Statistical degrees-of-freedom (DOF) depends on:
- Sample rate
- FFT analysis lines
- Overlap percentage
- Window function
The ObserVIEW analyzer software can be used to illustrate the interaction of these four variables concerning statistical DOF. As an example, consider the following time waveform data:
Sample Rate: 20,000Hz
Length: 983,040 samples
Length (Time): 49.152 sec
- Analysis Lines: 16,384
- Window Function: Blackman
- Averaging DOF: 60
- Averaging Mode: Linear
The effect of each variable is defined below.
Sample Rate and Analysis Lines
The interaction between sample rate and FFT analysis lines is the simplest of all four to explain. The FFT size equals two times the FFT analysis lines. Therefore, 16,384 analysis lines value requires 32,768 samples of time data to compute one FFT block. From there, we can conclude that one FFT requires 1.6384 sec of time data (16,384 * 2 / 20,000).
A 0% overlap creates a unique situation because each FFT frame equals two DOF. To achieve 60 DOF at 0% overlap, we need 30 FFT frames. From there, we can equate the total time as 1.6384 sec * 30 FFT frames = 49.152 sec.
If the overlap percentage is changed to 50%, 30 FFT frames are still needed to reach 60 DOF, but the FFT blocks can be overlapped by roughly 50% in the time domain (not exactly 50%: see the “Window Function” section below). In doing so, the required time to reach 60 DOF is reduced to 25.38 sec (a 0% overlap requires 49.15 sec.)
The data being analyzing is stationary, so the resulting G RMS in the time domain and frequency domain are roughly equal, even though the time analyzed is about half.
The following image is a representation of a 50% overlap if the windowed time waveform subsets from each FFT were superimposed on top of the original data and spaced apart by the time required for the desired DOF.
If the overlap percentage is changed to 75%, the time required to achieve 60 DOF drops to 21.30 sec. However, the required FFT frames jump from 30 to 49 frames.
When the overlap percentage is greater than 0%, the shape of the window function influences the size of the time step between each FFT block. Window functions pass different amounts of a signal based on their characteristics.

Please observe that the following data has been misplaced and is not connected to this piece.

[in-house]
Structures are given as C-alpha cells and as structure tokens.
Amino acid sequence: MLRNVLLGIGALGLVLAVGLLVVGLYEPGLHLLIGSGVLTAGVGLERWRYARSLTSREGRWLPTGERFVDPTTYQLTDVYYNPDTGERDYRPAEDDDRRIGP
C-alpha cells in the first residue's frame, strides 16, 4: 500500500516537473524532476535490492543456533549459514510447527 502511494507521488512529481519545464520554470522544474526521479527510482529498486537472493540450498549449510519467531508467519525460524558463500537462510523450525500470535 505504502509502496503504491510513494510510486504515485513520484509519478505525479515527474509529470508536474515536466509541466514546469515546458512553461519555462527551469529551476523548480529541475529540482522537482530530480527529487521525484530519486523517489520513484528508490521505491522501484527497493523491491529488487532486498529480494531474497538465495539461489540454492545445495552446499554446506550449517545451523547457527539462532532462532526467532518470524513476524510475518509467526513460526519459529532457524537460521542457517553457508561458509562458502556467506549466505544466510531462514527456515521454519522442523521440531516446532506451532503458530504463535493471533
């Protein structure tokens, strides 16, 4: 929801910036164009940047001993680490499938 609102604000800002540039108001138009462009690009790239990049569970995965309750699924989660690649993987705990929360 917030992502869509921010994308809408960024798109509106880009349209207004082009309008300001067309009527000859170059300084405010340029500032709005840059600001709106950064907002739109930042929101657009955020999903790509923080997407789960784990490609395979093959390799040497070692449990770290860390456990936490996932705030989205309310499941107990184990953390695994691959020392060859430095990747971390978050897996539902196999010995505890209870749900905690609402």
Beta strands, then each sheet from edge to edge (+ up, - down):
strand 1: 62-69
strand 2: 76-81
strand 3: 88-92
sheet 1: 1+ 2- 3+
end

This explains why at a 50% overlap the time step is not exactly half the time required for one FFT block. The effect is even greater at a 75% overlap. Below is a diagram of the characteristics of the Blackman window.
As a comparison, with a Chebychev 120 window, the amount of time required for 60 DOF at 75% overlap drops to 17.61 sec (compared to 21.30 sec).
Short Duration Test with a High DOF
If test specifications require a short duration test with a high DOF and tight frequency resolution, we recommend using Instant Degrees of Freedom® (iDOF).
Short vibration tests with a high DOF can be used to represent real-life events such as an aerospace launch. This type of test is meant to identify any potential issues without damaging the equipment. However, these vibration tests often have tight tolerances (+/- 1.5dB). The statistics of averaging the FFT power values prevent the lines from being within tolerance in a short period.
iDOF calculations are a statistically valid way to ensure smooth lines and an in-tolerance PSD in a short testing period. For more information on short-duration random vibration testing, read the paper, “Meeting the Challenge of Short Duration Random Vibration Testing.”